Supply and Demand


You’ll often hear people talk about the “supply curve” and the “demand curve” and “supply must meet demand”. This is a critical component of fundamental economics that every voting American should understand. Certainly, every businessman understands this, and exploits it to make a profit.

The price of a good or service determines a lot. It determines who, if anybody, will buy that product. It also determines who, if anybody, will sell that product. In short, the price is where buyers and sellers come together to make a deal.

Obviously, if the price is too high, then no one or very few people will buy the product. As the price decreases, demand increases. If the price is very low, then everyone can and will buy the product. They may even use it for something it wasn’t intended to be used for. This is called the “demand curve”. While no one knows what the demand curve actually is for any product, we do know the following facts:

  • As price increases, demand for the product falls.
  • As price decreases, demand for the produce increases.

The “supply curve” explains how sellers react to changing prices. At a low price, no one can sell the product and stay in business, so the product doesn’t get sold. At high prices, everyone wants to get in on the act and supply increases. Again, no one knows what they curve actually is for any product, but we do know the following facts:

  • As price increases, supply of the product increases.
  • As price decreases, supply for the product decreases.

These two curves end up looking like two paths that are each running in opposite directions. Somewhere in the middle, the paths cross. This is the magical point where “supply meets demand”. This point is what the price of the product should be.

Now, as I said, no one can say with much certainty what the demand or supply curves actually are. All we know is how they react to changing conditions. We’ve just described what happens when the price changes. This is observed throughout the world. But other conditions can change the supply and demand curves as well.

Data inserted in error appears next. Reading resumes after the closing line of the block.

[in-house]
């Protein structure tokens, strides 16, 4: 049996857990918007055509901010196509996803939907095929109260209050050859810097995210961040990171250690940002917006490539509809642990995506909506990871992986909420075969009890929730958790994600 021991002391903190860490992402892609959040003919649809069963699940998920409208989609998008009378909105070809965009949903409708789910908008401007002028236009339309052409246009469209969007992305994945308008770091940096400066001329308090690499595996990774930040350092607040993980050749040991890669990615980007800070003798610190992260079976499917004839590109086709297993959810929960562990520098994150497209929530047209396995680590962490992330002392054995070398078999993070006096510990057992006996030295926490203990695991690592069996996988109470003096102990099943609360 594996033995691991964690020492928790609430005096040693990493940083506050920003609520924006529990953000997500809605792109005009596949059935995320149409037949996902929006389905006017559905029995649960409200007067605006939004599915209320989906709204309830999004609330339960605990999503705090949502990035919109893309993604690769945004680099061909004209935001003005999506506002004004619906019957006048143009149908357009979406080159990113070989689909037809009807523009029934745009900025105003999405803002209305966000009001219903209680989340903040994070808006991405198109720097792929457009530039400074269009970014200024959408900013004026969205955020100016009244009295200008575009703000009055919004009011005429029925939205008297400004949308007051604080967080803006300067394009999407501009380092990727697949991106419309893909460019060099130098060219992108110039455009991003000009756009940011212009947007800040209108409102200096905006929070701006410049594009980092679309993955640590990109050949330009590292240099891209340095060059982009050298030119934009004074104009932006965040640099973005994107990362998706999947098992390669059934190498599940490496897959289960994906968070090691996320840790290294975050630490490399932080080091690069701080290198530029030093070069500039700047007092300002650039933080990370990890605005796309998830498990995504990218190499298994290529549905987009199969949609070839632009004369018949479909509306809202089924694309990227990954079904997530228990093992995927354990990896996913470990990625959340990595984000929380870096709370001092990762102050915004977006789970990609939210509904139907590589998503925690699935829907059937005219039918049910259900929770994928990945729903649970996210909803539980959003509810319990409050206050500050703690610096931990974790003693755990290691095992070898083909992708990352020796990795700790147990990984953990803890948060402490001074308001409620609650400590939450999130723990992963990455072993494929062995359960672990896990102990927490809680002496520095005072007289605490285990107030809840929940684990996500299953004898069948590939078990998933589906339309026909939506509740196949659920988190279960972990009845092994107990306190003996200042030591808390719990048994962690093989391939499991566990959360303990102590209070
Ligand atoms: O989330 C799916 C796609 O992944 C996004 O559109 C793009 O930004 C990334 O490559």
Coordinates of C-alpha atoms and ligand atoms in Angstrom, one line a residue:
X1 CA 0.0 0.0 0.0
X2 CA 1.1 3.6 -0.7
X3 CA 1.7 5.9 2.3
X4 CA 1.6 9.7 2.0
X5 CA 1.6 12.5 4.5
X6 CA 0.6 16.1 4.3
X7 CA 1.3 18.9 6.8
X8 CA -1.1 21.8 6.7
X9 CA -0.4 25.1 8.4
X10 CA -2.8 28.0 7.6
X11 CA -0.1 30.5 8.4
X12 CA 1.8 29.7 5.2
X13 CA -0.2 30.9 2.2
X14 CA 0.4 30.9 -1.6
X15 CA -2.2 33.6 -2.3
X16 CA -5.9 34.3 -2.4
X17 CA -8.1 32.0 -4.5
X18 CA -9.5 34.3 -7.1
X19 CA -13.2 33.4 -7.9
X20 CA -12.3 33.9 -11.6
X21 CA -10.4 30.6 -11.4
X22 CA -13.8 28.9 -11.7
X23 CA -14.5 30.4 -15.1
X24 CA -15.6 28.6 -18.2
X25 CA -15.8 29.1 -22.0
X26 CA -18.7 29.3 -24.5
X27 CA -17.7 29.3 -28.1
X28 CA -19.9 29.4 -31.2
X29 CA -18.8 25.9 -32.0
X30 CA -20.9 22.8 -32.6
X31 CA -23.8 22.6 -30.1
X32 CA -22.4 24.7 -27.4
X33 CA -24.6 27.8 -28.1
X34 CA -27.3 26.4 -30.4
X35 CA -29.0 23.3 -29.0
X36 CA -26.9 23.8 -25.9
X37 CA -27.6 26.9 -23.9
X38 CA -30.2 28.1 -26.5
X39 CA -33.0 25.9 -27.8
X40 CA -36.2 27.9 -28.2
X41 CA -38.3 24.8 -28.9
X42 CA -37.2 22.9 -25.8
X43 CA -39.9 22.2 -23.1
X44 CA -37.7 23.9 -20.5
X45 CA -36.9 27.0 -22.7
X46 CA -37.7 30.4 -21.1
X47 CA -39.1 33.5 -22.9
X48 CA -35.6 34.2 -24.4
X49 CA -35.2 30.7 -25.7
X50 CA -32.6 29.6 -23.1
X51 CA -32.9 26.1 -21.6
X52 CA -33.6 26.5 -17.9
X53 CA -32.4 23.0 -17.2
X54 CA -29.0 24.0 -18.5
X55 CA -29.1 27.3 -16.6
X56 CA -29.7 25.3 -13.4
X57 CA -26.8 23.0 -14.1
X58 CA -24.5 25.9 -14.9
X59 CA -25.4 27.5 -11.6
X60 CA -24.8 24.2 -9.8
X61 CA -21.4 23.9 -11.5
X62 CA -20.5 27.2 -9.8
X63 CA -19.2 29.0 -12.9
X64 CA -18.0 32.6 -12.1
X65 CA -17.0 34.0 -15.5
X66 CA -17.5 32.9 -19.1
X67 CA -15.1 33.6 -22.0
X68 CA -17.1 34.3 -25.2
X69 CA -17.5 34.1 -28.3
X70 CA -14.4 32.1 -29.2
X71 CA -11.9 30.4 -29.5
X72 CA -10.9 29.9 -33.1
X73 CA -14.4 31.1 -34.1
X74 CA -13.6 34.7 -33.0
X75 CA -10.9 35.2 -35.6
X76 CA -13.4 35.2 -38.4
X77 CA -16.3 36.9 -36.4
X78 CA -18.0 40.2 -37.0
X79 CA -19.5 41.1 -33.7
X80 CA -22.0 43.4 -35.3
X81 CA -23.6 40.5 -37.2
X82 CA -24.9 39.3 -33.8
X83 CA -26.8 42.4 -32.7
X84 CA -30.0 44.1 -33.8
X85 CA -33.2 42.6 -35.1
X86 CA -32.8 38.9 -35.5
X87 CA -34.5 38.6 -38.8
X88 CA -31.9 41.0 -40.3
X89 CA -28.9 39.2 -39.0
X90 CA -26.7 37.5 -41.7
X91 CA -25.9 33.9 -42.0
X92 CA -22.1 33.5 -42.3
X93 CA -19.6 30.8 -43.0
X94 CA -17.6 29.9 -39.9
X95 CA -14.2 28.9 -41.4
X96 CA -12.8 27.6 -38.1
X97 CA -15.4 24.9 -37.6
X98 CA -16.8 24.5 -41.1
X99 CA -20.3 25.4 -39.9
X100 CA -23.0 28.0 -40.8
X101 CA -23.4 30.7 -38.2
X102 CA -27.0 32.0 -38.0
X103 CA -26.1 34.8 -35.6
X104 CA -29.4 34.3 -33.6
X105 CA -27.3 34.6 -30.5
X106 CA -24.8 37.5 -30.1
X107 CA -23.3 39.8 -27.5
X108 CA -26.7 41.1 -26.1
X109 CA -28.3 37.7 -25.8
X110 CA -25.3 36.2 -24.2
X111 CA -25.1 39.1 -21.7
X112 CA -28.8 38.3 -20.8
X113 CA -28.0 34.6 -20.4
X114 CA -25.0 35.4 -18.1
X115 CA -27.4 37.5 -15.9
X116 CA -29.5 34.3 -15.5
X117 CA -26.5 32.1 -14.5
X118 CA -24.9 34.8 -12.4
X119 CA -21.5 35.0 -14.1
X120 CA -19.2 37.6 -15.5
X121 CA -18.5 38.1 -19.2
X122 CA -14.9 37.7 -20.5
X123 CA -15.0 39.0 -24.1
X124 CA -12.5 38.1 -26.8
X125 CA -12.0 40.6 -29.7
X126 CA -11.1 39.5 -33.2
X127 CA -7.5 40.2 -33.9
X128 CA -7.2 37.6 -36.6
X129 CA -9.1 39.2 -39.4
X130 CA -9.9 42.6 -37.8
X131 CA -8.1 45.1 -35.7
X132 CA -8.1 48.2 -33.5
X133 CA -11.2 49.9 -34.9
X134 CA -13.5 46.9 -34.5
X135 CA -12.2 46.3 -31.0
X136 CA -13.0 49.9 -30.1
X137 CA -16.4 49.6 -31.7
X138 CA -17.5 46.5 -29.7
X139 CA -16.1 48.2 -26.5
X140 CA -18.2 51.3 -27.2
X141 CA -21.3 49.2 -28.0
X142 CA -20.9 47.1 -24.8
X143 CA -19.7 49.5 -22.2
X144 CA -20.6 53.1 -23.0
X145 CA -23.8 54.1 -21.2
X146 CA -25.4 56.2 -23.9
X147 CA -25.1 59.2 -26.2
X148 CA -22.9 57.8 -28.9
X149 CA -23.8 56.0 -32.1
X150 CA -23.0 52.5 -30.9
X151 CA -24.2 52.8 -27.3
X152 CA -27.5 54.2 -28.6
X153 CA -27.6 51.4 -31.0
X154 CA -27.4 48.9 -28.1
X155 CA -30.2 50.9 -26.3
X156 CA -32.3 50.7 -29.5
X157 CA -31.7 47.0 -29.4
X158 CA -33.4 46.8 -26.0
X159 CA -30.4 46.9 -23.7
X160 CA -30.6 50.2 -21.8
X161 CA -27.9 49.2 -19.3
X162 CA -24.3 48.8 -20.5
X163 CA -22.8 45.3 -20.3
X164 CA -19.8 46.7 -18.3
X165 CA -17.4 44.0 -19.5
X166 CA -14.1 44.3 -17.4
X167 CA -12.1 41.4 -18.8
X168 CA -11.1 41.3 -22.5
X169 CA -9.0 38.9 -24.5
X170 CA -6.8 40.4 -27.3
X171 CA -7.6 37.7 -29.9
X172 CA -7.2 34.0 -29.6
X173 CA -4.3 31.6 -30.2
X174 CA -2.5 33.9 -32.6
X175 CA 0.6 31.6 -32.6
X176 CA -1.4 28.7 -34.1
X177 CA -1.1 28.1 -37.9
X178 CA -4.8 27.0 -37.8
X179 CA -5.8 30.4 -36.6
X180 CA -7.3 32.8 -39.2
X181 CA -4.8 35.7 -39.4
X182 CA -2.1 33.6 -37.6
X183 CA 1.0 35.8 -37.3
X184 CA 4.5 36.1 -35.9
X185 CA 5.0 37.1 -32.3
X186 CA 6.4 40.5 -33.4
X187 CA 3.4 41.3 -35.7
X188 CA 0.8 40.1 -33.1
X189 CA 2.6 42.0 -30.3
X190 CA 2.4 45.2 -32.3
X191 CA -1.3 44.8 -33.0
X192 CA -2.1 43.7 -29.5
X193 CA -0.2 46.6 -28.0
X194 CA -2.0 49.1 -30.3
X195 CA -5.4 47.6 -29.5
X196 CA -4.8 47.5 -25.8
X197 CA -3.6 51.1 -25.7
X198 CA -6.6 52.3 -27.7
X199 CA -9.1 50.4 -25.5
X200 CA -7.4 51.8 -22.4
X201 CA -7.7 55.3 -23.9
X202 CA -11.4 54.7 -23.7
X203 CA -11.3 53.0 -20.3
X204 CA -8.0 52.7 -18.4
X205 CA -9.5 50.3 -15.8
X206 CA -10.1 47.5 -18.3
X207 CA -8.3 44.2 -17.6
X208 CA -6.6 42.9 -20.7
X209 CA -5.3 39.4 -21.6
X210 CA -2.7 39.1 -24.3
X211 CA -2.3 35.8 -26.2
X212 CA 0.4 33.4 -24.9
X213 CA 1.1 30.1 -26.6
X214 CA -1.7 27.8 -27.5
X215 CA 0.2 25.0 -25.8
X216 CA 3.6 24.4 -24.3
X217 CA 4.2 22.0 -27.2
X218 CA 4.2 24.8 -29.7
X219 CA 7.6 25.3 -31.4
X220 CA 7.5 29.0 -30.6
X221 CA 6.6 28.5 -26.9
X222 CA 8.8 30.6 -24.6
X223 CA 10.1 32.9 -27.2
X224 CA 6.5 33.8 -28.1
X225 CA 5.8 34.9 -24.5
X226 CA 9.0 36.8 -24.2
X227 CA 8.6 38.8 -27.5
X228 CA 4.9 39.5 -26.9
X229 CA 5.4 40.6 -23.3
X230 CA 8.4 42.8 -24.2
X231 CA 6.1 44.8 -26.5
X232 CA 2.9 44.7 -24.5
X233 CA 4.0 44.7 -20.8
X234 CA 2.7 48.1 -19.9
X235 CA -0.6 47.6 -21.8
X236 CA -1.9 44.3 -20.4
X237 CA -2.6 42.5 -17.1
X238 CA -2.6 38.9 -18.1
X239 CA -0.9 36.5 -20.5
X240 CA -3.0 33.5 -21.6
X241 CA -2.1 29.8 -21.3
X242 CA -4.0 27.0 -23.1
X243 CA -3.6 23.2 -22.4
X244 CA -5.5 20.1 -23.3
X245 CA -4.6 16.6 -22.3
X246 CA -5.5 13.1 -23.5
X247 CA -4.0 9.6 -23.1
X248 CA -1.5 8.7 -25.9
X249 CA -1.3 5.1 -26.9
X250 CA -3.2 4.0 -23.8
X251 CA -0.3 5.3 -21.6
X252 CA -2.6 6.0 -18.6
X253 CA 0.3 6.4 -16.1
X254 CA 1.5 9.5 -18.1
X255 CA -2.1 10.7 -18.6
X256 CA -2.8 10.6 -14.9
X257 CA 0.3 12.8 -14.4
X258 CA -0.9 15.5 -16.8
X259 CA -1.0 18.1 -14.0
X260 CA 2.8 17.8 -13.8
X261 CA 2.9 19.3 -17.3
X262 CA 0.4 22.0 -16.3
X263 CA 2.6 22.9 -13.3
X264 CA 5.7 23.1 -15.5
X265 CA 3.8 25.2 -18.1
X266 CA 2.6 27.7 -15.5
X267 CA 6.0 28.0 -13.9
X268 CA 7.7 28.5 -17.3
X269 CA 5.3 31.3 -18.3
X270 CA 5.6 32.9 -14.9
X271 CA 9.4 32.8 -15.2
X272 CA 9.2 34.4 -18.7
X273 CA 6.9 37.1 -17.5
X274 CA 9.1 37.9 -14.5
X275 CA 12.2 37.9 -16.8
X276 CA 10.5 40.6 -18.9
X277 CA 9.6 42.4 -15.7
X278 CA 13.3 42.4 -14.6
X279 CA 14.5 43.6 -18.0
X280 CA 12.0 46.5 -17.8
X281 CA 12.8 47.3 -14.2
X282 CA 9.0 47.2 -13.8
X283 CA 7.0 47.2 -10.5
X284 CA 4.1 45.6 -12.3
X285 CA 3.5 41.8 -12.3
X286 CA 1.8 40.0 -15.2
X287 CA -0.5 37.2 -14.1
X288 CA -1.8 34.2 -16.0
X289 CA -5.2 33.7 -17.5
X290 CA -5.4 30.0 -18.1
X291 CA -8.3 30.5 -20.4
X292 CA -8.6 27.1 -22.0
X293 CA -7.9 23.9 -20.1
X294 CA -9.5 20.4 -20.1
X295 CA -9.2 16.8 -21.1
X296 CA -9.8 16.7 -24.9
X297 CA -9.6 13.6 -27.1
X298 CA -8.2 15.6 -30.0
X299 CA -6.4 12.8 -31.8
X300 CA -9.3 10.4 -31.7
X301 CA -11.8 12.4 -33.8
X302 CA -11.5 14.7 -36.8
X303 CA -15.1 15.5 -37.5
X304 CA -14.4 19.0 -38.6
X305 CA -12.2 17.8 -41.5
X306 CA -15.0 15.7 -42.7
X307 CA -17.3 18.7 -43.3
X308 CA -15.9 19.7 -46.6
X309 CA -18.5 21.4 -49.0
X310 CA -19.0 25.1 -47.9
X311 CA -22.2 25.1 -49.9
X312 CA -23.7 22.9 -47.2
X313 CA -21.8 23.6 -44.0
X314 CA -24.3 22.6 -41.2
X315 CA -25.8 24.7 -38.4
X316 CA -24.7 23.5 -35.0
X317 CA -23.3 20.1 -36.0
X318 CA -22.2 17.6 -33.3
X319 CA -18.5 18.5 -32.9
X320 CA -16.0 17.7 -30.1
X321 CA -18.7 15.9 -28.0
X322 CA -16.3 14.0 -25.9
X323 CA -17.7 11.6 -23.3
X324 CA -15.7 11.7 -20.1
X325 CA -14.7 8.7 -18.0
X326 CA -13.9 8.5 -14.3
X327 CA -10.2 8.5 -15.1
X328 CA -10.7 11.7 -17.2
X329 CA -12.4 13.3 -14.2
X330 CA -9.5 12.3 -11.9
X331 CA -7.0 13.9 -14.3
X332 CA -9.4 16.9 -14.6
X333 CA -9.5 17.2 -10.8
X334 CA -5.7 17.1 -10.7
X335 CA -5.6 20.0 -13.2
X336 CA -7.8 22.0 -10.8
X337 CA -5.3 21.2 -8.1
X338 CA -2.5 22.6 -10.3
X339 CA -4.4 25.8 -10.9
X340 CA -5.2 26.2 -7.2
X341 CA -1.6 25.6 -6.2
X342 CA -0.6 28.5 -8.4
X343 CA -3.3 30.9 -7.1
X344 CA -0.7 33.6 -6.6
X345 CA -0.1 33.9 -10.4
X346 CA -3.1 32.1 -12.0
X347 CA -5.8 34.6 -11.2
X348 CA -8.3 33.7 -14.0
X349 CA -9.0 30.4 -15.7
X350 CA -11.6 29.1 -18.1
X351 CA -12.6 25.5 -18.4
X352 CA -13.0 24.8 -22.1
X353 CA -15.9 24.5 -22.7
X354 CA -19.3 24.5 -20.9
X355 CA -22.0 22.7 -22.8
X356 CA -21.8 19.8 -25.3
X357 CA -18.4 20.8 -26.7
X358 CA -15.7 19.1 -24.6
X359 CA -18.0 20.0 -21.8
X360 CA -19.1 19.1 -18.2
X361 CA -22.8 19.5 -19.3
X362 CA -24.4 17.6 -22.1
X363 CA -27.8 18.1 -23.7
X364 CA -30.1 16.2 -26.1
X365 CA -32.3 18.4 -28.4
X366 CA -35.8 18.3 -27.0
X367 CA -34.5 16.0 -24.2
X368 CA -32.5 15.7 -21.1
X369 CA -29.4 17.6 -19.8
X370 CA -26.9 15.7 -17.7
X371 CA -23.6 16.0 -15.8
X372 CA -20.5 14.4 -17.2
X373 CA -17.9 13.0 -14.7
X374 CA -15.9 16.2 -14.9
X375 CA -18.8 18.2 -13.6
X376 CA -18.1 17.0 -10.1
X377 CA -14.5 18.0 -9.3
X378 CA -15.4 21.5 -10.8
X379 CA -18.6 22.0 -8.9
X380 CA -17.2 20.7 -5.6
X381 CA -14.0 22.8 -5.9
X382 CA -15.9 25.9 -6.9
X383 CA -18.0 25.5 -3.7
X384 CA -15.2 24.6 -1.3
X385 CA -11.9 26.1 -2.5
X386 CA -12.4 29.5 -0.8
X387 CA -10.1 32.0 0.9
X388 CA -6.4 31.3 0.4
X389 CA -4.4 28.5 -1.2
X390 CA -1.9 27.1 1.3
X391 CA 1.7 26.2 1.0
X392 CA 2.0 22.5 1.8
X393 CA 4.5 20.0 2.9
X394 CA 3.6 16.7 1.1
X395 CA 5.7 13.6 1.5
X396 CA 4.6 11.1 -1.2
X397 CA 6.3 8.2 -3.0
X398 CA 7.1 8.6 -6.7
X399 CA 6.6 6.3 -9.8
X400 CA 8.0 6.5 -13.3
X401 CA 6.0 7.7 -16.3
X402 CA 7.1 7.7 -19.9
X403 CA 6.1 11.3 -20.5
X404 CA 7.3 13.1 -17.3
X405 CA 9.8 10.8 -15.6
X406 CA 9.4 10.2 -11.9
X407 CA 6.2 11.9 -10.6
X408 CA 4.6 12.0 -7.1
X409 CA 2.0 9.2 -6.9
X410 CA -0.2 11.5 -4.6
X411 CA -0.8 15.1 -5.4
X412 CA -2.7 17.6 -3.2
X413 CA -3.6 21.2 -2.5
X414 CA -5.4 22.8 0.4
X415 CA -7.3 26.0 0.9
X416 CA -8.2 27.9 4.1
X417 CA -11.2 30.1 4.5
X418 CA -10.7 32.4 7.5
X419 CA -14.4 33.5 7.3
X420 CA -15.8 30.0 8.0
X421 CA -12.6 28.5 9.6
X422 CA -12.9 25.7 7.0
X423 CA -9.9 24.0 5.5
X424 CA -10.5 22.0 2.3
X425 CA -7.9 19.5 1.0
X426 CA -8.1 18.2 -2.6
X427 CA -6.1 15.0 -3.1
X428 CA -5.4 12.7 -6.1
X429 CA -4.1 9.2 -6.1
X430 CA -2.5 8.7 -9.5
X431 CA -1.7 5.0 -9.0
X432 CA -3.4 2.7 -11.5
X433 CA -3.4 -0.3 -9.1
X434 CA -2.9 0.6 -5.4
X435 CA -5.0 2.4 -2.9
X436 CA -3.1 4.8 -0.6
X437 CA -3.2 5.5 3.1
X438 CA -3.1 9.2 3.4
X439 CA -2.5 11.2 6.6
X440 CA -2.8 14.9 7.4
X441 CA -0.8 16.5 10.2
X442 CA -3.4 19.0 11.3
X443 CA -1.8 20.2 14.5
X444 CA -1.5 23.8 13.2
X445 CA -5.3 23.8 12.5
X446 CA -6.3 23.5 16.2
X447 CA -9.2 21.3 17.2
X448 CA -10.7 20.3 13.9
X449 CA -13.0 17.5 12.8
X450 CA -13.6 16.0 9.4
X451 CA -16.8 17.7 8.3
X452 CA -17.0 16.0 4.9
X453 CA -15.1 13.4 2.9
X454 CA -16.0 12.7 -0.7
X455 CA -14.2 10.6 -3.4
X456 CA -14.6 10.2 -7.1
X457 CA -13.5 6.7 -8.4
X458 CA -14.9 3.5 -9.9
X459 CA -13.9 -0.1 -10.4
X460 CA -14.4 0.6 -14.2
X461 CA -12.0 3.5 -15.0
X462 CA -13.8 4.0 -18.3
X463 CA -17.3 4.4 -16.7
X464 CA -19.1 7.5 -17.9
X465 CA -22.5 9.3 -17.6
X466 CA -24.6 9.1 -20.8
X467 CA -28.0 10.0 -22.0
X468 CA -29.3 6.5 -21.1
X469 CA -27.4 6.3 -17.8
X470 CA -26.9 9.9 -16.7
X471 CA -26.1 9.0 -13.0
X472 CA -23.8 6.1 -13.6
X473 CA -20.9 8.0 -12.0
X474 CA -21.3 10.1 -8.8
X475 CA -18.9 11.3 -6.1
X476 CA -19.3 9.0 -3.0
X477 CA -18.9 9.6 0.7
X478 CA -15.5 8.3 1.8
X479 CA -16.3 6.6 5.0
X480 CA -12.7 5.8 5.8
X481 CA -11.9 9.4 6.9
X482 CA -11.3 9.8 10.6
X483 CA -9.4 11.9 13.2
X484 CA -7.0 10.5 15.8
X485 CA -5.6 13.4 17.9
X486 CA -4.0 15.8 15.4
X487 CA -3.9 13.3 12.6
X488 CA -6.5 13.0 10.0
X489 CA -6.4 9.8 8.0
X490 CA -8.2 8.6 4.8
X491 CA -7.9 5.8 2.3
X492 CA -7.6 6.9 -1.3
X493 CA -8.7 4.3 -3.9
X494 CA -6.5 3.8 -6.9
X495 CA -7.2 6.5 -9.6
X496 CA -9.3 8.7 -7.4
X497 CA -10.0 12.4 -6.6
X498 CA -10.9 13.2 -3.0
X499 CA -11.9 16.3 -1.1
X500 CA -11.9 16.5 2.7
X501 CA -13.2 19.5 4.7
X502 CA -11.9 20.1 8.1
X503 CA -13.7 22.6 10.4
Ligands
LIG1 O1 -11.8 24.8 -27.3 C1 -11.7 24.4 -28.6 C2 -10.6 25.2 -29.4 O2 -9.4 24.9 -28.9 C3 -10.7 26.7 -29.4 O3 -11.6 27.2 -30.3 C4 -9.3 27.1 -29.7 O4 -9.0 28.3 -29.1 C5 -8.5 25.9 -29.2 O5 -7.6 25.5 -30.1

• The value of certain goods and services may change. As something becomes more valuable, its demand increases, raising the price. If something loses value, its demand decreases, lowering its price.
  • Innovations that reduce the cost of delivering a good or service tends to increase the supply curve. At the same price, more of the same product can be provided. This drives prices down.
  • Taxes reduce the supply curve. At the same price, less product is delivered because the cost of making a sale has gone up. This drives prices higher.
  • Regulations also reduce the supply curve, making it more difficult to deliver the same product. The price goes up with more regulation.
  • An increase in the money supply moves the demand curve up. As people have more money, they can spend more on the same stuff. All things being equal, this is called “inflation”.
  • A decrease in the money supply has the opposite effect. With less money available, people can’t spend as much as they used to, so demand falls. This drives prices down. We call this “deflation”.
  • People’s expectations of current or future conditions also affect the supply and demand curve. Depending on what they foresee, they will either delay purchases or sales today, or try to obtain or liquidate what they have.

With a basic understanding of the supply and demand curves, it becomes elementary to predict how government policy will affect our economy. It becomes obvious that taxes, regulations, government borrowing and spending will increase the price of goods, while limited government policies such as low taxes, limited regulation, and limited spending will decrease the price of goods.

It also becomes apparent that the road to economic success is innovation. By finding ways to lower the cost of goods and services, the supply curves shift to provide much more of the same product at the same price, or the same amount of the product at a much lower price. We should hold innovators with the greatest regards, whether that innovation is in the sciences or in how a business is administered.


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